A victory for Yudhoyono would most likely bring a renewed push for reform to attract foreign investment, create jobs and drive economic, which has slowed from 6.1 percent in 2008 and is expected to come in at between 3 and 4 percent this year.

If he wins the first round with more than half the votes, on the back of his modest success in tackling graft and the best economic performance in a decade, stocks, bonds and the rupiah are likely to surge on hopes of a more ambitious reform plan in his next five-year term and beyond.

However, the atmosphere was tense in Papua, where extra police and special forces were on standby after recent violence linked to separatists in the remote province.

Papuans wearing traditional penis gourds looked on as booths were set up using traditional woven bags instead of ballot boxes.

A victory for Yudhoyono would most likely bring a renewed push for reform to attract foreign investment, create jobs and drive economic, which has slowed from 6.1 percent in 2008 and is expected to come in at between 3 and 4 percent this year.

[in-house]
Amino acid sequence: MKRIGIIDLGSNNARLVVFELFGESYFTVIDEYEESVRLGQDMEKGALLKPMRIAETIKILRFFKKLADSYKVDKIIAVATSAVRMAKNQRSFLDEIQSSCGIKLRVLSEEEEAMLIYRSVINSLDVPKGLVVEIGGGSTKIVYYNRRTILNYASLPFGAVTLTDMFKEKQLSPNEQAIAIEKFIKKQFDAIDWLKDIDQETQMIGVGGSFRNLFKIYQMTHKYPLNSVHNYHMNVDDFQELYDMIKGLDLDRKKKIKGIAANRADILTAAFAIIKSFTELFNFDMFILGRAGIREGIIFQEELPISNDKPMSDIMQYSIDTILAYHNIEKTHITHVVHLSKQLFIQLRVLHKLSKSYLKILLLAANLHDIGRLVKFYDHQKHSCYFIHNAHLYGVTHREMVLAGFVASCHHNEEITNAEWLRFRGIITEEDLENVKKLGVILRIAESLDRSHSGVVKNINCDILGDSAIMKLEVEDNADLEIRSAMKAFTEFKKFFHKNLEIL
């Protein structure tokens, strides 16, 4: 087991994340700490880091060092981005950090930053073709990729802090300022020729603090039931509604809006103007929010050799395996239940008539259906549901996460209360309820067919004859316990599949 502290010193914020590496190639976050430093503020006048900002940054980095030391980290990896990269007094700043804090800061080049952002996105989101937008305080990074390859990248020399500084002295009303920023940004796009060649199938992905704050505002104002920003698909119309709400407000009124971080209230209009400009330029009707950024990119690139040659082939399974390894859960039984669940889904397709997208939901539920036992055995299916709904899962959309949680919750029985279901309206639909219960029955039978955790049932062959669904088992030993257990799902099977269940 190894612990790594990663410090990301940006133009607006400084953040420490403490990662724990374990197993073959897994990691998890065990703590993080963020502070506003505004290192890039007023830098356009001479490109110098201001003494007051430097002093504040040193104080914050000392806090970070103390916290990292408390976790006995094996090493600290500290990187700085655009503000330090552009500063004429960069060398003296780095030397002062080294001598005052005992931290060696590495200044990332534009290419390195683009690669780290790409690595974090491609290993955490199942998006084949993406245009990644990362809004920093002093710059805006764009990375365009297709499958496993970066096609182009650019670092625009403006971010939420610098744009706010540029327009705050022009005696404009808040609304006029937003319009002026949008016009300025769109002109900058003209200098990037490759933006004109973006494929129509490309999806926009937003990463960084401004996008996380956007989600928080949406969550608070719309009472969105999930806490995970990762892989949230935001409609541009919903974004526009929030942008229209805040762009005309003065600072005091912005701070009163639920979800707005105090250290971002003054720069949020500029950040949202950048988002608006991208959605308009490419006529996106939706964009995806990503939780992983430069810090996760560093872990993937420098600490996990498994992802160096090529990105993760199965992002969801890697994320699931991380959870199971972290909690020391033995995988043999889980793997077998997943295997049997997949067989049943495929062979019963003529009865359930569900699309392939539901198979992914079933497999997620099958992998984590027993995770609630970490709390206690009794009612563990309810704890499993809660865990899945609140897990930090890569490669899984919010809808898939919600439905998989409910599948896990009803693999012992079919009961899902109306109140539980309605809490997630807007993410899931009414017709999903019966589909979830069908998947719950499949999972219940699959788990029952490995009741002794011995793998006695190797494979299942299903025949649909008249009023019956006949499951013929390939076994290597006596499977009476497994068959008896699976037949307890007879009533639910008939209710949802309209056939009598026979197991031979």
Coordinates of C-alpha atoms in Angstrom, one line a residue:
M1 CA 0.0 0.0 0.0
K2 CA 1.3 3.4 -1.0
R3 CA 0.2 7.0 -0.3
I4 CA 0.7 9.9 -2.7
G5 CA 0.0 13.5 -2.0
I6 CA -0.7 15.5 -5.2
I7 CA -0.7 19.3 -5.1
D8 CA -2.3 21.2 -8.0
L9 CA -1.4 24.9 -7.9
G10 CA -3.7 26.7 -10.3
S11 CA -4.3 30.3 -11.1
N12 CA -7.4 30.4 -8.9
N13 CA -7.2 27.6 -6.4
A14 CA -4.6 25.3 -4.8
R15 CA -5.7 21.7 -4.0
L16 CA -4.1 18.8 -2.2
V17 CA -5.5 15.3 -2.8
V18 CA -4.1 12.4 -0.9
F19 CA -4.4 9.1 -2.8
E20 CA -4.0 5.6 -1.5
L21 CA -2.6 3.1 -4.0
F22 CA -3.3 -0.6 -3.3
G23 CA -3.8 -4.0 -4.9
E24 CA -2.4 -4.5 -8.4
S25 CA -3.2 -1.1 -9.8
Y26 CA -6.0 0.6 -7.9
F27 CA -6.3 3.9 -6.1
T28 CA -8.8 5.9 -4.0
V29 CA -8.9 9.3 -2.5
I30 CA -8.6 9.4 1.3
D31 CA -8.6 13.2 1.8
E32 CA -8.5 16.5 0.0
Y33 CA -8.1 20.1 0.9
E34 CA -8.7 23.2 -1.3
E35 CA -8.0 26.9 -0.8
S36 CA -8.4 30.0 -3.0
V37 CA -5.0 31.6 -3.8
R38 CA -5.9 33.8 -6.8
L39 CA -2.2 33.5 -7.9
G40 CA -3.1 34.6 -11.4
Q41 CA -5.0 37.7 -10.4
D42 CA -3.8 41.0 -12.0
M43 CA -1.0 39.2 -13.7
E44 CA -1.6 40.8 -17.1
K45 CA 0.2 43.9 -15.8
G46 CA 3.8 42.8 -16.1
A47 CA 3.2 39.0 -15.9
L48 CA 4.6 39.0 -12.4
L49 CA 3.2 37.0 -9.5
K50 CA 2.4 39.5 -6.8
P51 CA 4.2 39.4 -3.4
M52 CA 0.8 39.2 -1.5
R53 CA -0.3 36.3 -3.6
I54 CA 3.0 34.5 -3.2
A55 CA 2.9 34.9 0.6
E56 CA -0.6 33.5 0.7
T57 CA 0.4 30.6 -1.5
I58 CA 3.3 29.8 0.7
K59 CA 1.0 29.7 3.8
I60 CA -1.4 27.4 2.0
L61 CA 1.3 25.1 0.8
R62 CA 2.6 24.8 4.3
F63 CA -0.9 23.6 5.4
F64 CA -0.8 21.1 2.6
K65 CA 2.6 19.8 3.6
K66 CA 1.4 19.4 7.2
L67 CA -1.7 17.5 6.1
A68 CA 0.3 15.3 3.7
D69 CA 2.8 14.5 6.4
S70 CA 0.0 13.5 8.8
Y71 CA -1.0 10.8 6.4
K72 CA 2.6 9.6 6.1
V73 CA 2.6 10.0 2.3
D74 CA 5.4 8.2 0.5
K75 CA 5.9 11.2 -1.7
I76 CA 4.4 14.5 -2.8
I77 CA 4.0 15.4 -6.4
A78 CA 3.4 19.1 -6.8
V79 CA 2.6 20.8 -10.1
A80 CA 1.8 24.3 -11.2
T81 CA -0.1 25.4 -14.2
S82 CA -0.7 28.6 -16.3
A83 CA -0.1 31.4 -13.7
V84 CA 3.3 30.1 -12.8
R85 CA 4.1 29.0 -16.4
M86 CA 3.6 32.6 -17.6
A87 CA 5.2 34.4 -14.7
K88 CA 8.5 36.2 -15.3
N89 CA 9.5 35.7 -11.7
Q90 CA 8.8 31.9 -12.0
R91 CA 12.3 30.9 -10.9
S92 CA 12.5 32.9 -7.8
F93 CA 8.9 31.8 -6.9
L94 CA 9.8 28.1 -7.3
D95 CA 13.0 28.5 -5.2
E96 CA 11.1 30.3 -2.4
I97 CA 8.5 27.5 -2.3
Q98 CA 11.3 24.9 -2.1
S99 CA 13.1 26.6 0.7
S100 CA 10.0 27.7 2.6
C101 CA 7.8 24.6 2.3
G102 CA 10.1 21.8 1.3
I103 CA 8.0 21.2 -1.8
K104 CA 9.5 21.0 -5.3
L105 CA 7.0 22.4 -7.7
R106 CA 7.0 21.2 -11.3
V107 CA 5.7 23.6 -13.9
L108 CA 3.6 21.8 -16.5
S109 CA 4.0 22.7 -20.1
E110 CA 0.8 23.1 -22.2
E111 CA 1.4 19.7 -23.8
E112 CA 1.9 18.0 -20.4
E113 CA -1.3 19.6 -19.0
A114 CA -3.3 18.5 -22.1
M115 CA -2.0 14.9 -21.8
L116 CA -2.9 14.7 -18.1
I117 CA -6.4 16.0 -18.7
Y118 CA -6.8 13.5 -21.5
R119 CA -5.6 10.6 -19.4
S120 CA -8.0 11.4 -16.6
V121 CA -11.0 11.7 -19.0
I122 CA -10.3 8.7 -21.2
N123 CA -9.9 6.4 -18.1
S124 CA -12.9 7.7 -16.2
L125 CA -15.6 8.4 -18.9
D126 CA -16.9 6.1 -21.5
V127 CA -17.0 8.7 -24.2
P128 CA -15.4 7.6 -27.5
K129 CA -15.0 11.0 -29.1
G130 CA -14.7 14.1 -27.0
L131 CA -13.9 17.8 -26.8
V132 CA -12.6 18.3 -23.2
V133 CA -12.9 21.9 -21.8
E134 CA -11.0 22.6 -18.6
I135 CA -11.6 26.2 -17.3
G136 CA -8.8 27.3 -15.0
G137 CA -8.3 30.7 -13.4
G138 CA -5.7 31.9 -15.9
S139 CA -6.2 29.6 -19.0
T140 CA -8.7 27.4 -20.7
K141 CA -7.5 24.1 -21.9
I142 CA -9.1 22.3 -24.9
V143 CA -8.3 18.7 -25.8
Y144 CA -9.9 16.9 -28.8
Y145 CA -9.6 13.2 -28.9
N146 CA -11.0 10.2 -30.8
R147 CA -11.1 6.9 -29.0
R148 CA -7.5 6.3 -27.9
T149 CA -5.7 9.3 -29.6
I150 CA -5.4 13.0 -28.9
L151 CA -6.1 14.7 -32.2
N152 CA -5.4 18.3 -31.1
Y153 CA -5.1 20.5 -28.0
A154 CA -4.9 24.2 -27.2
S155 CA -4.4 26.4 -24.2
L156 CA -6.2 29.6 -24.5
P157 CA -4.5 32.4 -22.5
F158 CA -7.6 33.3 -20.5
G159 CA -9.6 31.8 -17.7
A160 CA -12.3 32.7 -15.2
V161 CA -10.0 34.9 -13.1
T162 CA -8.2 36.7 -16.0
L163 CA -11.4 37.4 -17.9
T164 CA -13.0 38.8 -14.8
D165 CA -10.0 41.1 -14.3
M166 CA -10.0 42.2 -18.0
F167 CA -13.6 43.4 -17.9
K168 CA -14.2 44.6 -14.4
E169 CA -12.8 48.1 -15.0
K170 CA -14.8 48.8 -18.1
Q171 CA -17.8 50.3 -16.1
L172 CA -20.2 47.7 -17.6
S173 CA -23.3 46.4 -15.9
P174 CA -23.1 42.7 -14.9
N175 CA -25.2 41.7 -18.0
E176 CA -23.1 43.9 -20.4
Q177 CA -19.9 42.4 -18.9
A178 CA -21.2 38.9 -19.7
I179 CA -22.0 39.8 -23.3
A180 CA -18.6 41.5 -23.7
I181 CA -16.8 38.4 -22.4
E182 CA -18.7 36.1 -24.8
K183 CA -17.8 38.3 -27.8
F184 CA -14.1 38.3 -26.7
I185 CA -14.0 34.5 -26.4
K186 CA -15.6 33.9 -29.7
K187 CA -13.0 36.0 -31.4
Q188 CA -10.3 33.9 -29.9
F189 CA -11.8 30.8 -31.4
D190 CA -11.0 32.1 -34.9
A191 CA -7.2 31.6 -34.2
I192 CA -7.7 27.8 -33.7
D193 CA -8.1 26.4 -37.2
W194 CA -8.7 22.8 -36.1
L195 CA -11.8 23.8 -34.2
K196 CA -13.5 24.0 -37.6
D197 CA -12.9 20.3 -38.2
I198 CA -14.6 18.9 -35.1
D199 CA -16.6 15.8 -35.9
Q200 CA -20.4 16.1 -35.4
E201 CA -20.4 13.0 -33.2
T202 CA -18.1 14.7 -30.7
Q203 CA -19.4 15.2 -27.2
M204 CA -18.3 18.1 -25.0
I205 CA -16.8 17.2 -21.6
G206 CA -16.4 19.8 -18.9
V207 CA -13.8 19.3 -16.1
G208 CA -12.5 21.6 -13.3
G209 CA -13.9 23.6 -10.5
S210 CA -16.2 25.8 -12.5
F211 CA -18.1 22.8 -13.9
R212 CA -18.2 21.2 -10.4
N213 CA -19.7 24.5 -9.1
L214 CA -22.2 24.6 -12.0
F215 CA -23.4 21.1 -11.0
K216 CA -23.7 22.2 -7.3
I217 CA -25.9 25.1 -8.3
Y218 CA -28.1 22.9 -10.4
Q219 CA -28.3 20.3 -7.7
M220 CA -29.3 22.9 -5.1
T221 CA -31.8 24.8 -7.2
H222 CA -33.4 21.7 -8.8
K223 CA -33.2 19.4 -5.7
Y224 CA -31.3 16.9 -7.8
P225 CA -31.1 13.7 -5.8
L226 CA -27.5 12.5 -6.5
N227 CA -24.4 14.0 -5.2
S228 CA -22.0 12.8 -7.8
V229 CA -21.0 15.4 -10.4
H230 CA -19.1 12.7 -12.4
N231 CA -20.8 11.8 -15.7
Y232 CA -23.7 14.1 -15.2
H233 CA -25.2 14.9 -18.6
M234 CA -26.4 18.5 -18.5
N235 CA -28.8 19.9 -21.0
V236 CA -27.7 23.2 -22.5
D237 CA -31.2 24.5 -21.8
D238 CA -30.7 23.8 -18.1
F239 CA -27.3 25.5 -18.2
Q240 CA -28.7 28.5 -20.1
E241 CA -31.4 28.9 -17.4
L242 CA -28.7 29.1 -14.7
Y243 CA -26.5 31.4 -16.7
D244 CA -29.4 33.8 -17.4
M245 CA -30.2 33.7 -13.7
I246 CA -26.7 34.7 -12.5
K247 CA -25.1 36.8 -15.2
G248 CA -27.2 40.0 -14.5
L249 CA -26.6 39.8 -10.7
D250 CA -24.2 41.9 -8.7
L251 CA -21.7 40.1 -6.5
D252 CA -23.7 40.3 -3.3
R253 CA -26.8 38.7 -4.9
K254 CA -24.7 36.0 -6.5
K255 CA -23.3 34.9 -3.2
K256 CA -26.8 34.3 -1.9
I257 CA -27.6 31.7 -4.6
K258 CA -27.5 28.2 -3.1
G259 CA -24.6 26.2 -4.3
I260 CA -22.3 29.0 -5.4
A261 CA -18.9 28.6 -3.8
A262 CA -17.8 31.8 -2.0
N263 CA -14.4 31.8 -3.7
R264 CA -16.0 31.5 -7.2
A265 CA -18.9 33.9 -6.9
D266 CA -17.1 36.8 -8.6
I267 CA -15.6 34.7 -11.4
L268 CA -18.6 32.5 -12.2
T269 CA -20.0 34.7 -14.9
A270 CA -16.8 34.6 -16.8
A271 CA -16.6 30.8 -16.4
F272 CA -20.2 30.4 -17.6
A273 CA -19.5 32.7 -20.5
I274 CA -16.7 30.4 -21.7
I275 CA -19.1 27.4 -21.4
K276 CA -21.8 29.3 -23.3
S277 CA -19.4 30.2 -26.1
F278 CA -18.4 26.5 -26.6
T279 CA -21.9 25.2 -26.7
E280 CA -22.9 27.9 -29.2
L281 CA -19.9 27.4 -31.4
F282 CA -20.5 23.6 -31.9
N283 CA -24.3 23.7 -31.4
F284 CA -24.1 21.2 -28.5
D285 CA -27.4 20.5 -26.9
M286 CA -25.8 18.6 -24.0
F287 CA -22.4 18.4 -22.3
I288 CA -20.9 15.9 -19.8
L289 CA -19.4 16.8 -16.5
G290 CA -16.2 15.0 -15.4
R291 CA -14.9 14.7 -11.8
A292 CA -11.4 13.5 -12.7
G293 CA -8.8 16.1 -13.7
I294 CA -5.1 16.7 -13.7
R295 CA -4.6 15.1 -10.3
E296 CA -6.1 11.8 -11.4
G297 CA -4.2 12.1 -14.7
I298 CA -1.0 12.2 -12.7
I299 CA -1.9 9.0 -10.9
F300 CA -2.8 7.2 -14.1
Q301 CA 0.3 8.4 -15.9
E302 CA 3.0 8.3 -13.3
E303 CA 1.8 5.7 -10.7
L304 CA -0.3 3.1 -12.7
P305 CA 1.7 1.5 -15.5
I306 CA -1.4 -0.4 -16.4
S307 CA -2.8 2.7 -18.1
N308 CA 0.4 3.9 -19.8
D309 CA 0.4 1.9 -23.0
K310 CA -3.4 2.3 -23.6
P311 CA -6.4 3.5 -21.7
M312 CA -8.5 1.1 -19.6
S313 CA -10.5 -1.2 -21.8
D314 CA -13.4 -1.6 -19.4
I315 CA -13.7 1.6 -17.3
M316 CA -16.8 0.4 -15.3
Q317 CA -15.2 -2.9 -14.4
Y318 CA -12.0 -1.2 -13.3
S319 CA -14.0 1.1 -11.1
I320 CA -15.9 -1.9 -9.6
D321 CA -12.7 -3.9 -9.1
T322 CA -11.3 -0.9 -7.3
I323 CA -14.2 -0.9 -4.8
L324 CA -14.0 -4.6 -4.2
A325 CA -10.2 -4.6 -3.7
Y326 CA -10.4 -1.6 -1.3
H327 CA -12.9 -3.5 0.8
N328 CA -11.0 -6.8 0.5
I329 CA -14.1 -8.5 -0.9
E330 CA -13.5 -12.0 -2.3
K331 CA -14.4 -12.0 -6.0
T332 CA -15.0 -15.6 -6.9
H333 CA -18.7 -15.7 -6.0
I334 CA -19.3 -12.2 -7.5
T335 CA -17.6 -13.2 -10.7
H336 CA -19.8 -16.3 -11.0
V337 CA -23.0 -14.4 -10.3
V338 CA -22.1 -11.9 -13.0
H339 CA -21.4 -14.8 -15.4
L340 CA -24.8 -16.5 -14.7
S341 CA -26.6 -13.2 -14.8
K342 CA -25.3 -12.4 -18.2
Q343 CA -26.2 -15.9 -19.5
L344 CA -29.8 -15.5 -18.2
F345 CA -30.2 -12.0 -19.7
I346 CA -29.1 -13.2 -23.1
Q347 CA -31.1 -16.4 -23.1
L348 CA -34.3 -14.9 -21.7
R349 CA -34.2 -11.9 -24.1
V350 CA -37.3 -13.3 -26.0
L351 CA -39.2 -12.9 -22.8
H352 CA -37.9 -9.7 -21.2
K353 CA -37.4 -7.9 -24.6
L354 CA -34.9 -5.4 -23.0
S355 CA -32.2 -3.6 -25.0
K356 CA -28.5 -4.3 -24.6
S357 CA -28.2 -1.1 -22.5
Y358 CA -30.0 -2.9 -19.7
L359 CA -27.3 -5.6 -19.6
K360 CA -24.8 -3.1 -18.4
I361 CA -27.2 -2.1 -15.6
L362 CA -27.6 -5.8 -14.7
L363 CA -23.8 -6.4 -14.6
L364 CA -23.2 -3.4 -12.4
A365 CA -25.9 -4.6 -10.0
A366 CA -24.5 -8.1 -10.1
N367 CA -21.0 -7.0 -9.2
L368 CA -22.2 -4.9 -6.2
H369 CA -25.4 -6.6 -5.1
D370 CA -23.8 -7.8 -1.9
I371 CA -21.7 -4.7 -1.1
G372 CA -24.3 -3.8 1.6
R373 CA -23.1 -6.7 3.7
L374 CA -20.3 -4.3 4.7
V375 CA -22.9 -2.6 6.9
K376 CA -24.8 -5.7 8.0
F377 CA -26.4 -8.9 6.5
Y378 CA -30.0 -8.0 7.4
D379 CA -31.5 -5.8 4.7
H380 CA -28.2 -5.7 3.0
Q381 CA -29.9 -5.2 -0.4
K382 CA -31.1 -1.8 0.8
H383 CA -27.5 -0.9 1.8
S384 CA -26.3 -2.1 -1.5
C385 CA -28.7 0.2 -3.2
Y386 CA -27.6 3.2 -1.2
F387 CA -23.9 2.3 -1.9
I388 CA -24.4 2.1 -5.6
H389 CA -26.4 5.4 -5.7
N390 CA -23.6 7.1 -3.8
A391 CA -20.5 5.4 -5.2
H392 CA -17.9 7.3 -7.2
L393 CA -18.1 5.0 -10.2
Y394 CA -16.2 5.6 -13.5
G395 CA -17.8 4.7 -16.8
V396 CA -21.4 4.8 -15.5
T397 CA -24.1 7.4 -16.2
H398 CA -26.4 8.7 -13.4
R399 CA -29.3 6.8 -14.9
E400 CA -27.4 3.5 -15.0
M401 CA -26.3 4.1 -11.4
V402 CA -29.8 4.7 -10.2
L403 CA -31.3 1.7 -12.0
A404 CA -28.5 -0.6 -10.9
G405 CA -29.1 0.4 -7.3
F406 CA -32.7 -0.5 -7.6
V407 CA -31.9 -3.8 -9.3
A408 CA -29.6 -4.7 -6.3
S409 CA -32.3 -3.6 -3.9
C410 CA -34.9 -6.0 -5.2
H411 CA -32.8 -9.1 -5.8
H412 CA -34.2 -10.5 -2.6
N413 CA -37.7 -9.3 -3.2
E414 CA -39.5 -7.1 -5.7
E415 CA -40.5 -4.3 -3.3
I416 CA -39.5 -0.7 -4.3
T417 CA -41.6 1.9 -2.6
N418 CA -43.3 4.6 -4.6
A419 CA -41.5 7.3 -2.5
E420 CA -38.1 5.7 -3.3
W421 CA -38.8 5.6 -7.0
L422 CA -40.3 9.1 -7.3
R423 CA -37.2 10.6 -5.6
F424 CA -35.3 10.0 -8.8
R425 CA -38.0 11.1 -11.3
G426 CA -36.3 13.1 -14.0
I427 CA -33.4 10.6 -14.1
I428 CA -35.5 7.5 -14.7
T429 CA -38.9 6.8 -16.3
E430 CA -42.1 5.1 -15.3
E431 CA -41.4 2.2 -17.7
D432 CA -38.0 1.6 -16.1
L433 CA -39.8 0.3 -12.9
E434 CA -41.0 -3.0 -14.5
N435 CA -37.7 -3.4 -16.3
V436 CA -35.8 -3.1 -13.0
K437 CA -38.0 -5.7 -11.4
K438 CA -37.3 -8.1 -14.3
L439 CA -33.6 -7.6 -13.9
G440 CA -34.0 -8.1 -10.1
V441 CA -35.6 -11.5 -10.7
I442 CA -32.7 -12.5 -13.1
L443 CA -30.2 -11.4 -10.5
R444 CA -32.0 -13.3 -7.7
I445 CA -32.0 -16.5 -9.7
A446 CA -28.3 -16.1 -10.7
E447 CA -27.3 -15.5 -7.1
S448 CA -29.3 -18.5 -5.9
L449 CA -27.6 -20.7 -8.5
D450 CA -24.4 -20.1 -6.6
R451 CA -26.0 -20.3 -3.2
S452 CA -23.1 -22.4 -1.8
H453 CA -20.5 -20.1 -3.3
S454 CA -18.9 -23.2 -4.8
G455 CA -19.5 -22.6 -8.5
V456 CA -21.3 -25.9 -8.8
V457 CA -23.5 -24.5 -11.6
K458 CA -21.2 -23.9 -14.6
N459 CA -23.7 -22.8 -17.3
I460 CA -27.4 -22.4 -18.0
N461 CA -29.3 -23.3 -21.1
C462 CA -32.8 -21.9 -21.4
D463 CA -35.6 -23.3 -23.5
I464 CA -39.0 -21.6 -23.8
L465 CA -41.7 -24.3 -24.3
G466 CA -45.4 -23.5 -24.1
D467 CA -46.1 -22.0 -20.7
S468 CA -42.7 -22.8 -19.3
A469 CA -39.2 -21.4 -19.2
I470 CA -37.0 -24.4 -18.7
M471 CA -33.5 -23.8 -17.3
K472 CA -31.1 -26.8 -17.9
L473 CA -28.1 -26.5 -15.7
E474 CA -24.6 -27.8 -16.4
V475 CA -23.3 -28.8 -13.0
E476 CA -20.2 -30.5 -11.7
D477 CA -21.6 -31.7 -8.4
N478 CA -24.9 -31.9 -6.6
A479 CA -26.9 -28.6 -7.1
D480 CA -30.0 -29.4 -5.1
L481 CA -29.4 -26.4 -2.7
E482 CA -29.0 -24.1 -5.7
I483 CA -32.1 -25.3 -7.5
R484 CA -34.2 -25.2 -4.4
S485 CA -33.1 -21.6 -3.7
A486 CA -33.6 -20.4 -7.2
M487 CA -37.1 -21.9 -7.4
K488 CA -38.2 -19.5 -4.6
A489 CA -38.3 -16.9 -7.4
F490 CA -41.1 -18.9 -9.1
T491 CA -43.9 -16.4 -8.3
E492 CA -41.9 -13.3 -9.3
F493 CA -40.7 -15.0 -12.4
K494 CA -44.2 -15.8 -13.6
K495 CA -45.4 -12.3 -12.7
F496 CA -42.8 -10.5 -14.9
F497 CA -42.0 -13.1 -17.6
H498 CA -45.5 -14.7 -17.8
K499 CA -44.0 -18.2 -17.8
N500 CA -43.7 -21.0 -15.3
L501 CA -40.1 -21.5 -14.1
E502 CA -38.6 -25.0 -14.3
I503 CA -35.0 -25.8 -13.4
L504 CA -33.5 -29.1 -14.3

“We hope to be able to see a continuation of the reforms that we already started,” Trade Minister Mari Pangestu told Reuters in an interview, adding that the new government would need to send “a strong signal that we are moving in the right direction”.

If Yudhoyono takes more than half of the votes in the vote there will be no need for a run-off with the runner-up. A clear picture of the result should emerge by around 2 p.m. (0700 GMT).

Analysts say a victory for Yudhoyono, widely known as “SBY”, would come on the back of his modest success in tackling graft and the best economic performance in a decade.

Stocks, bonds and the rupiah have rallied this year on the prospect of a Yudhoyono win, and analysts see them rising further on hopes for a heftier reform drive in his next five-year term.

The rupiah , the best-performing currency in Asia so far in 2009, eased 0.3 percent against the dollar in afternoon trade on Tuesday. Indonesian stocks, which are up 50 percent so far this year, were up about 1 percent

Indonesian sovereign bond prices have also rallied in the last few months, with yields set to fall further if foreign investors return after the presidential election, traders said.

Concern over the voting lists arose first in the run-up to a parliamentary election in April, when duplicate and fictitious names were found on rolls and some voters were not registered.